Reattach Therapy – its Efficacy in Treating Conduct Disorder – a Case Study

Cogent Psychodiagnostics Bangalore, India
Received: 09-July-2020
Revised: 10-August-2020
Accepted: 16-August-2020
Online first: 18-August-2020


Introduction: Conduct Disorder with its prevalence varying from 5.8% to 8.7% is characterised by repetitive and persistent patterns of antisocial, aggressive or defiant behaviour with persistent violation of age – appropriate social expectations. Major symptoms can be aggressive, destructive behaviour, with no remorse about hurting others. Other symptoms include poor academic performance and social isolation.

Objective: The aim of this study is to find out the efficacy of ReAttach therapy in the treatment and management of Conduct Disorder.

Method – Case Report: A 13 year old adolescent living in a children’s home was brought in with chief complaints of destructive behaviour with no fear of punishment, and caught rubbing fecal material on the walls. Aggression, physical violence and threatening behaviour towards fellow children, and cruelty towards animals. He was socially isolated, had poor concentration, anxious behaviour and poor academic performance.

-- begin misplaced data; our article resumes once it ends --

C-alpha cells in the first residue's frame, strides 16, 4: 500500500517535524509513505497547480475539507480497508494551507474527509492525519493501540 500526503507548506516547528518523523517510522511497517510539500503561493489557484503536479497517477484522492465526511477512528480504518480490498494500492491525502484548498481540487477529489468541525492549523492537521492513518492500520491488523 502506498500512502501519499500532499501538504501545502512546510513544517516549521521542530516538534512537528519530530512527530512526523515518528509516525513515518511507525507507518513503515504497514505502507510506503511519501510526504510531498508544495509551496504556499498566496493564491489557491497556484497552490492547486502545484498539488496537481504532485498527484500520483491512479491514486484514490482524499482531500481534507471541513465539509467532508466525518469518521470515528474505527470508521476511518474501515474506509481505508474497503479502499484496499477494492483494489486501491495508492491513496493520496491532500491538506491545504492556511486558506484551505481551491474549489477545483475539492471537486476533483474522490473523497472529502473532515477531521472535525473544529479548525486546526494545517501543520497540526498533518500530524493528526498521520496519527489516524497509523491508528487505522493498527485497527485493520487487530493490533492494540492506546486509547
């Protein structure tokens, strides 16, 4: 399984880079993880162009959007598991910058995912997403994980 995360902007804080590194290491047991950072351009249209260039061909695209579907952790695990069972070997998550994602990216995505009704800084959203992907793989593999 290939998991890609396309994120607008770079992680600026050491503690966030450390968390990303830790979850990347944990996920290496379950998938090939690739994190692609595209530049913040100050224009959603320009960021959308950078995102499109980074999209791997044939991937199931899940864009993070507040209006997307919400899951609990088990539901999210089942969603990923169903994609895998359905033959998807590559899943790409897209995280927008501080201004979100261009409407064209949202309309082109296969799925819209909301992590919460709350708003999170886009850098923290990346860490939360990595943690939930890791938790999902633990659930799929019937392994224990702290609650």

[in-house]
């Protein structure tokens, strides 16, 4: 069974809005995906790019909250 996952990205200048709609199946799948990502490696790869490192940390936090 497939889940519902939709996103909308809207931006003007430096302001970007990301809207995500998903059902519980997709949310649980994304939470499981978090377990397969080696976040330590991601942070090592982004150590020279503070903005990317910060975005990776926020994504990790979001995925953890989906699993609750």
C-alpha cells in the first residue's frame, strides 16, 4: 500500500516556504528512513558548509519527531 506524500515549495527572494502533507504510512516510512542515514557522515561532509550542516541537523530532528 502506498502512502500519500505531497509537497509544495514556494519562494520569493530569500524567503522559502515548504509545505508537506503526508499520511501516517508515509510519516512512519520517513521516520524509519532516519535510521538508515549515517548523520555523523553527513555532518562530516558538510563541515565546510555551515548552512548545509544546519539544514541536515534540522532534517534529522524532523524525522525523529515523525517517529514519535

Intervention: The ReAttach Therapy has been found to be the most effective treatment in this case study. Since this adolescent was defiant, destructive, aggressive, prone to lying and making up false stories, his therapeutic intervention through linear analytic verbal techniques and mainstream interventions may not have brought holistic effectiveness in treatment. ReAttach therapy opened up vast possibilities to capture intricate relationships between his maladaptive beliefs, emotions, and traumatic memories by providing access to his cognitive structures.

Conclusion: Post therapy results indicated a subjective and objective improvement in the patient after 5 sessions of ReAttach therapy.

Key words: reattach therapy, adolescent onset, conduct disorder

Citation: Chauhan, R. Reattach Therapy – its Efficacy in Treating Conduct Disorder – a Case Study. Journal for ReAttach Therapy and Developmental Diversities, 2020 Dec 25; 3(2): 4-11.

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